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Govt to look into revision of schedule of rates for MNREGS

The schedule of rates refers to the amount of work a worker has to do to earn a full day’s wage. Many states have their own schedule of rates according to the soil types in the state, as most of the works under MNREGS are related to earth.

June 16, 2017 / 02:43 PM IST
A labourer works at the construction site of the Delhi-Jaipur national highway in Manesar in the northern state of Haryana, India, July 9, 2015. To match insight INDIA-INFRASCTRUCTURE/ REUTERS/Adnan Abidi - RTX1KM9A

A labourer works at the construction site of the Delhi-Jaipur national highway in Manesar in the northern state of Haryana, India, July 9, 2015. To match insight INDIA-INFRASCTRUCTURE/ REUTERS/Adnan Abidi - RTX1KM9A

A committee chaired by Nagesh Singh, the additional secretary in the Rural Development Ministry, will look into the revision of Mahatma Gandhi National Rural Employment Guarantee Scheme (MNREGS) wages, according to a report by The Economic Times.

The committee, comprising state secretaries, will look into the revision of wage structure for NREGS. The central government has found huge differences in the schedule of rates employed by each state for the scheme. The committee would recommend a band of rates to be followed by states in order to have a more identical rate structure, the newspaper quotes government officials.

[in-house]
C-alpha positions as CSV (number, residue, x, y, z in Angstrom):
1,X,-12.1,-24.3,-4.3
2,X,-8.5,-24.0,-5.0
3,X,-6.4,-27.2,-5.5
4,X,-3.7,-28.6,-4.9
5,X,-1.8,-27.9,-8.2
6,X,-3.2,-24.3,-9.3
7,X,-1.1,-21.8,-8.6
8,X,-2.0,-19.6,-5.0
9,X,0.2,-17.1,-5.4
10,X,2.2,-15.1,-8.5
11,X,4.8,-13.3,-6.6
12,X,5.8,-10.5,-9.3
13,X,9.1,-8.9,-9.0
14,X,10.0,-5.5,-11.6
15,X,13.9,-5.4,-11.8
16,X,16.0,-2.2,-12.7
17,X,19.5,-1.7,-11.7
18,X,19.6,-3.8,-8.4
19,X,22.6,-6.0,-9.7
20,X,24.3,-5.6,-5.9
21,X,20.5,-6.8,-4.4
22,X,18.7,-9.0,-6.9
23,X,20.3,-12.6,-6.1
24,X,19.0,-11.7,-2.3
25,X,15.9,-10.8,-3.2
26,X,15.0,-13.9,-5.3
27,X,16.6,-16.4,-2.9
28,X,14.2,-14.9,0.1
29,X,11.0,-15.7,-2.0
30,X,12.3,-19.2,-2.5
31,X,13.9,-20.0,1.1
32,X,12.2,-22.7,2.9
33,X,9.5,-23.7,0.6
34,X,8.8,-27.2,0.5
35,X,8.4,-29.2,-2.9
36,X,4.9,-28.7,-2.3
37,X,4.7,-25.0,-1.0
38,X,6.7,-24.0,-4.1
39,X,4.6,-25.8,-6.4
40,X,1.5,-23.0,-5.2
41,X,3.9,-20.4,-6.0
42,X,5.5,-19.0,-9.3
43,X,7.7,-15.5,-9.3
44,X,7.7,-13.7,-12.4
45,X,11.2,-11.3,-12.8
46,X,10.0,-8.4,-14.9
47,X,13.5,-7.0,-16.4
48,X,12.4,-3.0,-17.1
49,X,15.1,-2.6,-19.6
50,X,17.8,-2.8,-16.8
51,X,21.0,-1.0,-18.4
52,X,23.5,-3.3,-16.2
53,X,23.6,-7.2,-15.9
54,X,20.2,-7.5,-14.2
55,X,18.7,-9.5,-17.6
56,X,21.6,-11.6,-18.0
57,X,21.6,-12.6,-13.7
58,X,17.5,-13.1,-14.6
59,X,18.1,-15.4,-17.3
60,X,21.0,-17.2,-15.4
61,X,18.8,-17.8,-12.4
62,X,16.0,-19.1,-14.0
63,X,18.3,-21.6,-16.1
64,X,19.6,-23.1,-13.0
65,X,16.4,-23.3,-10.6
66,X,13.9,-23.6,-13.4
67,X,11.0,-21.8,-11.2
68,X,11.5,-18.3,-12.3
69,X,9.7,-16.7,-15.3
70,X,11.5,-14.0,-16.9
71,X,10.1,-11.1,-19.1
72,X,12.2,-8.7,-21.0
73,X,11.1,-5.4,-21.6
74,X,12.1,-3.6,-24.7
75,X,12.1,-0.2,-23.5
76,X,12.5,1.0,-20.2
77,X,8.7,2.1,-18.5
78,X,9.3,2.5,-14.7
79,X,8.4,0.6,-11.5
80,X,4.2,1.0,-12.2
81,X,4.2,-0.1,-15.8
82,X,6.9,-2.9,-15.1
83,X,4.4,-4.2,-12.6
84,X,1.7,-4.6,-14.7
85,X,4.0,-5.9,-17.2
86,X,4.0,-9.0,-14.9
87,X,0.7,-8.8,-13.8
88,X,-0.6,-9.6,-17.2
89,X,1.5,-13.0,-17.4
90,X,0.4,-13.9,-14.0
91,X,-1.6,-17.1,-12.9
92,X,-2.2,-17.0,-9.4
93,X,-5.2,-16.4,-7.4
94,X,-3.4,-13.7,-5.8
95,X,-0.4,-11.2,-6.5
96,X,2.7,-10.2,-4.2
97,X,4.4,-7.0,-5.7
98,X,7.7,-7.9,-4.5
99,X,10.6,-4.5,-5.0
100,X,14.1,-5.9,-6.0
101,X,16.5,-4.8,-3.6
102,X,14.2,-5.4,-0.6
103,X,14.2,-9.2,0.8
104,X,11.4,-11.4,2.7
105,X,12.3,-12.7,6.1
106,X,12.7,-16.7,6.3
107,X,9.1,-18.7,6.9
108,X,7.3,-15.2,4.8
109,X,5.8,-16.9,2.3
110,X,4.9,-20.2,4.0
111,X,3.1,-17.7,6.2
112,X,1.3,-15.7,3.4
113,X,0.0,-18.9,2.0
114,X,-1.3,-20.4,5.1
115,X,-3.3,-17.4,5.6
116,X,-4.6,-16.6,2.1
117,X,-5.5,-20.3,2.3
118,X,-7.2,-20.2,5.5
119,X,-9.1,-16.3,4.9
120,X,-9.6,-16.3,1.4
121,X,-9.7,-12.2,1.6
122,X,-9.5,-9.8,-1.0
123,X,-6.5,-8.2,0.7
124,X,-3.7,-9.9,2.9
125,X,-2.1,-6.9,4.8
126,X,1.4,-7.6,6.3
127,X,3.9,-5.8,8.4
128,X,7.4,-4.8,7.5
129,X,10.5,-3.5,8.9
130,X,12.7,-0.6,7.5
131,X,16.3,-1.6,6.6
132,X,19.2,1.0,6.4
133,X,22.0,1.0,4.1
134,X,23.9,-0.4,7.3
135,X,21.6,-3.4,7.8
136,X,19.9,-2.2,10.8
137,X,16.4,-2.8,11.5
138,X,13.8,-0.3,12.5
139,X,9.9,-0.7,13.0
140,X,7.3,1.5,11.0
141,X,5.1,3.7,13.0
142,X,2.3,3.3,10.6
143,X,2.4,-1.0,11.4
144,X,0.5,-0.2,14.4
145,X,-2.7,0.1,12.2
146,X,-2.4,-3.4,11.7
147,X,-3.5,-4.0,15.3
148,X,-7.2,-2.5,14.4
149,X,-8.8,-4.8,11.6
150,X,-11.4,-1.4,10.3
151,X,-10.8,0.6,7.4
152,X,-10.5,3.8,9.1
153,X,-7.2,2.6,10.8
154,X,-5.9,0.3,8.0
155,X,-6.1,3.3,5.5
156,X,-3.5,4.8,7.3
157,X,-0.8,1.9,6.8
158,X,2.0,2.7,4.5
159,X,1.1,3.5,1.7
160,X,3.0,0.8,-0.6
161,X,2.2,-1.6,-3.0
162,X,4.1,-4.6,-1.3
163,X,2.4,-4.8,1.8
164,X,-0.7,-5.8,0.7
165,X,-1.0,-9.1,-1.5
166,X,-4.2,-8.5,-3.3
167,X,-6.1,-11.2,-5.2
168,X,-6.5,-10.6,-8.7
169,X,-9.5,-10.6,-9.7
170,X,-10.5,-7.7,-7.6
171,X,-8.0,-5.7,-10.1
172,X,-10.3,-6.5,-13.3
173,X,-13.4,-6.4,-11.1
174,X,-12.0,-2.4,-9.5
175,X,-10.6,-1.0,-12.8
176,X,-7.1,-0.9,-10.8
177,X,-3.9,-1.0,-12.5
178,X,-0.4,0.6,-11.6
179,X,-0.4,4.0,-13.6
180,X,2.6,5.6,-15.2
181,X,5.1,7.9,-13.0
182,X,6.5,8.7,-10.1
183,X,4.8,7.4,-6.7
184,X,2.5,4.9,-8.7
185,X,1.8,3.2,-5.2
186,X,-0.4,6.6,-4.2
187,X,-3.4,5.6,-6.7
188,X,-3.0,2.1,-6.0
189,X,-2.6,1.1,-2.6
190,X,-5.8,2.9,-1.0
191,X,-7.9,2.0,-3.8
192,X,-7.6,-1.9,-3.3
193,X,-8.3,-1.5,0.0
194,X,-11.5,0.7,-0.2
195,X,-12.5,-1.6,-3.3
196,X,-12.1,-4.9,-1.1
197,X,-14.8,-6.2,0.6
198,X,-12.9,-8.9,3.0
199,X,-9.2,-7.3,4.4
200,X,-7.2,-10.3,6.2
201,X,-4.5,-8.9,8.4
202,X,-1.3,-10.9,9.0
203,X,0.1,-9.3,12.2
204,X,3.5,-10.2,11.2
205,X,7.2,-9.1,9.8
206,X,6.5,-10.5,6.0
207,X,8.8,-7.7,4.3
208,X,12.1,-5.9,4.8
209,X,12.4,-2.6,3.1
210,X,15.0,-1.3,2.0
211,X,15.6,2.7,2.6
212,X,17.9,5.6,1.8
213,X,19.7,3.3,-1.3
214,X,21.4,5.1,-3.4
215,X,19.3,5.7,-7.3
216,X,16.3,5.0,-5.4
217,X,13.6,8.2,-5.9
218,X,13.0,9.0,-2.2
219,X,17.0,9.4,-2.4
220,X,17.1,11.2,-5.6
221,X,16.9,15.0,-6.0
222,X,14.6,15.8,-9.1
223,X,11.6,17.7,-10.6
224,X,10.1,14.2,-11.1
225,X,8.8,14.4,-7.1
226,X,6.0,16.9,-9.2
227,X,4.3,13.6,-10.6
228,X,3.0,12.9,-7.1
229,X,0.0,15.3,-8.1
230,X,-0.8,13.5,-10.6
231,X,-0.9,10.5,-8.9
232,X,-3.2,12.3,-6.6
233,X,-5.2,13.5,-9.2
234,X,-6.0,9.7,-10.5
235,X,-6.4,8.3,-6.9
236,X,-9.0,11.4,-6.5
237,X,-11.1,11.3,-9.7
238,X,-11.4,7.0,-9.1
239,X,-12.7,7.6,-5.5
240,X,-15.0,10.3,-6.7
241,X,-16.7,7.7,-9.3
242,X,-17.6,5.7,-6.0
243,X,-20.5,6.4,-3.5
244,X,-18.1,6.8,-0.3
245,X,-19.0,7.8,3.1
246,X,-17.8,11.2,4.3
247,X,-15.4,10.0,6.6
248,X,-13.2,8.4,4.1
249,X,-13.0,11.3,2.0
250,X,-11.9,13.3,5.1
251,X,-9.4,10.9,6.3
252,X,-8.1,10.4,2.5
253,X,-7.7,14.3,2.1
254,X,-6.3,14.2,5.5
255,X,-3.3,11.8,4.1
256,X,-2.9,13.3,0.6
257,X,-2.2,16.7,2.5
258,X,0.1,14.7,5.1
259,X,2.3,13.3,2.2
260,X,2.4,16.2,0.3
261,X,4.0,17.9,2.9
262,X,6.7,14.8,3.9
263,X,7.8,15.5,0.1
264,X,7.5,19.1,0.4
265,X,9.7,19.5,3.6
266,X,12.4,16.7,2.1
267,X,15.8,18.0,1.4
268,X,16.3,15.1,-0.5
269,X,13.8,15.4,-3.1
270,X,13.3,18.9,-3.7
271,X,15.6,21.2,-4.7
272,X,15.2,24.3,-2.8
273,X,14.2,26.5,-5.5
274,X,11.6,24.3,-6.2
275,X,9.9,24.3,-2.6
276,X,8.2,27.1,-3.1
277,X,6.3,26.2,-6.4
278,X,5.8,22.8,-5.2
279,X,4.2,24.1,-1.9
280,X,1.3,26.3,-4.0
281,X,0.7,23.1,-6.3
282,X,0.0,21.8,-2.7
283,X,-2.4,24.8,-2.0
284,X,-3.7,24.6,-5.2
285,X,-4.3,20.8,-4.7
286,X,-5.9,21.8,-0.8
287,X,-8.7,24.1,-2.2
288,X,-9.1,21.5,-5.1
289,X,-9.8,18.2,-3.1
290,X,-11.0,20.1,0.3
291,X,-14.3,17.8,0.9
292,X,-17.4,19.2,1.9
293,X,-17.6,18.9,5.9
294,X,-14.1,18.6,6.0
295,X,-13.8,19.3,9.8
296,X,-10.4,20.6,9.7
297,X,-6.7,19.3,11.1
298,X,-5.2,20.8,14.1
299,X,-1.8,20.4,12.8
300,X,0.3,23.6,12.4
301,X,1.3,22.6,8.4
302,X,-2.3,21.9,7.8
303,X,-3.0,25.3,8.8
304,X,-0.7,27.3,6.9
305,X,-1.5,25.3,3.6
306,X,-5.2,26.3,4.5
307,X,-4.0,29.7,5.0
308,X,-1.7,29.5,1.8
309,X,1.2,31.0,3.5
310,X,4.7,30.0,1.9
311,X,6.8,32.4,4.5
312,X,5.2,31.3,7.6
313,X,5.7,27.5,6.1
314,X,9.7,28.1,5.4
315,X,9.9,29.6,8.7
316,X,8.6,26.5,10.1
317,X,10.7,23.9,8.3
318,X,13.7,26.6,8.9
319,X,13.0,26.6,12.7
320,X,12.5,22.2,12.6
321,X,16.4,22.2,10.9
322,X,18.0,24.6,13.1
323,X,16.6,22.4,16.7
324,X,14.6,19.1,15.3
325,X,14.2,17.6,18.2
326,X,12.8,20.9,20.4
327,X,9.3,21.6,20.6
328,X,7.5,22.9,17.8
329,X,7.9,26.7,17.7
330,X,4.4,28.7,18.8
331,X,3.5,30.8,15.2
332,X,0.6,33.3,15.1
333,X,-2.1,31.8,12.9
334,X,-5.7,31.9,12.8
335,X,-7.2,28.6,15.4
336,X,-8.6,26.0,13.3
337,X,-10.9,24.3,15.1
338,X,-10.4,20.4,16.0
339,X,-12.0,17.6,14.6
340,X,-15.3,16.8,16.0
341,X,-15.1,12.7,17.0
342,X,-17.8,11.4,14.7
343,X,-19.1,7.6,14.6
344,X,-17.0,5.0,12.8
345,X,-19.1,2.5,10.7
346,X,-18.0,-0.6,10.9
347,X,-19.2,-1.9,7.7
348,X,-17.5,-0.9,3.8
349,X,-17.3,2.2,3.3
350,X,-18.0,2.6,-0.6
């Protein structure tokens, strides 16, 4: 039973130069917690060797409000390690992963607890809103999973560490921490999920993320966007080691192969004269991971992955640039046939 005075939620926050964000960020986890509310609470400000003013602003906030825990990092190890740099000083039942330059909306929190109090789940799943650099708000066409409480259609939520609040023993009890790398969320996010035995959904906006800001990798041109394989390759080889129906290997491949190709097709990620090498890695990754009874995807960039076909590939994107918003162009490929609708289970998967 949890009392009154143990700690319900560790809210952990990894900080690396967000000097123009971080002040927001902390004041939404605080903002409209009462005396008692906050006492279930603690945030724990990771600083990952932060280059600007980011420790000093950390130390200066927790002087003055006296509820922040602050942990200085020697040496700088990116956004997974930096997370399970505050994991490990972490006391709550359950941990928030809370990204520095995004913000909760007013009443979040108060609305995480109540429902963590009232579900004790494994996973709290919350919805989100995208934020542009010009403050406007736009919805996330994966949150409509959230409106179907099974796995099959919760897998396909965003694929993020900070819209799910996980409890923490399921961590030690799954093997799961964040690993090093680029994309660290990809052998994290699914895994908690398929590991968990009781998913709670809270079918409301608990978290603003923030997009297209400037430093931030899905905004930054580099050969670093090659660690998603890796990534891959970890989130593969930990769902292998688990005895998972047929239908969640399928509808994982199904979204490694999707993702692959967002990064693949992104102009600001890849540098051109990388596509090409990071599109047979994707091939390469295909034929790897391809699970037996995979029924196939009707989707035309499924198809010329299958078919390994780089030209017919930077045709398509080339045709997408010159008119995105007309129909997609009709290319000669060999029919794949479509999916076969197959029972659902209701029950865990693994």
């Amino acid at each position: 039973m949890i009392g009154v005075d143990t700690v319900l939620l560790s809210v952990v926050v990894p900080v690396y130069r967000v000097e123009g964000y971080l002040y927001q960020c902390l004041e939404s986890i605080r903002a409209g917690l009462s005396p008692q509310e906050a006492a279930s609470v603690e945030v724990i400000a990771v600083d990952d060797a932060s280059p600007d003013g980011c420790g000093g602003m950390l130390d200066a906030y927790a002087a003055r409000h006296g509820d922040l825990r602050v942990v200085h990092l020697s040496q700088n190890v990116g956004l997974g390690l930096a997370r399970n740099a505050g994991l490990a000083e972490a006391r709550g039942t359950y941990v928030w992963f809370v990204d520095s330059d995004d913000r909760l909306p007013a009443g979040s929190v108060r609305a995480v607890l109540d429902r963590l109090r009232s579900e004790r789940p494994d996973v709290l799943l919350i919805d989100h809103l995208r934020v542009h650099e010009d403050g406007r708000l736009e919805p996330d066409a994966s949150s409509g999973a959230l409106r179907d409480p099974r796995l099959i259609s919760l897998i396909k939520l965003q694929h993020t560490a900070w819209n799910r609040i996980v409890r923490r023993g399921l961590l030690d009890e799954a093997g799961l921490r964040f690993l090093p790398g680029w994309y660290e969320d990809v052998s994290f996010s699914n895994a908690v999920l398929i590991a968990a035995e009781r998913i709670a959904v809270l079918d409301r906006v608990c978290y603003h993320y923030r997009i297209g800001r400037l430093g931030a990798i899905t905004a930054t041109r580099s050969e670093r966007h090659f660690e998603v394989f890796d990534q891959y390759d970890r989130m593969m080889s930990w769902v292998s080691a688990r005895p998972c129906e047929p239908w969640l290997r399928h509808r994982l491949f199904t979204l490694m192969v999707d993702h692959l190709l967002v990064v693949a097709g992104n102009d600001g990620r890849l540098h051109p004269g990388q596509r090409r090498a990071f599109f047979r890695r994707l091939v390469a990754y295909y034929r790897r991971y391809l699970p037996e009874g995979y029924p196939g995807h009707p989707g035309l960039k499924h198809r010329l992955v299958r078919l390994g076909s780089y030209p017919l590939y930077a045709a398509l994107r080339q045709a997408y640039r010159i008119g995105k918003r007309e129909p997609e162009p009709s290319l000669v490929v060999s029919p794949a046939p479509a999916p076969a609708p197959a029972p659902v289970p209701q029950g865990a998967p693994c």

The schedule of rates refers to the amount of work a worker has to do to earn a full day’s wage. Many states have their own schedule of rates according to the soil types in the state, as most of the works under MNREGS are related to earth.

The wage revisions are currently based on changes in Consumer Price Index for agricultural labour. The most recent revision has been of 2.7 percent for 2017-18, which resulted in an effective hike of mere Rs 1 in states such as Bihar, Jharkhand and Uttar Pradesh.

The wage revisions are currently based on changes in Consumer Price Index for agricultural labour. The most recent revision has been of 2.7 percent for 2017-18, which resulted in an effective hike of mere Rs 1 in states such as Bihar, Jharkhand and Uttar Pradesh. An earlier report by the ministry had also noted that revisions in minimum wages by states were irregular.

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The disparity in schedules of one state to the other results in a labourer in Bihar to working thrice as much as in other states with similar soil condition to earn a day’s wage.
first published: Jun 16, 2017 02:43 pm

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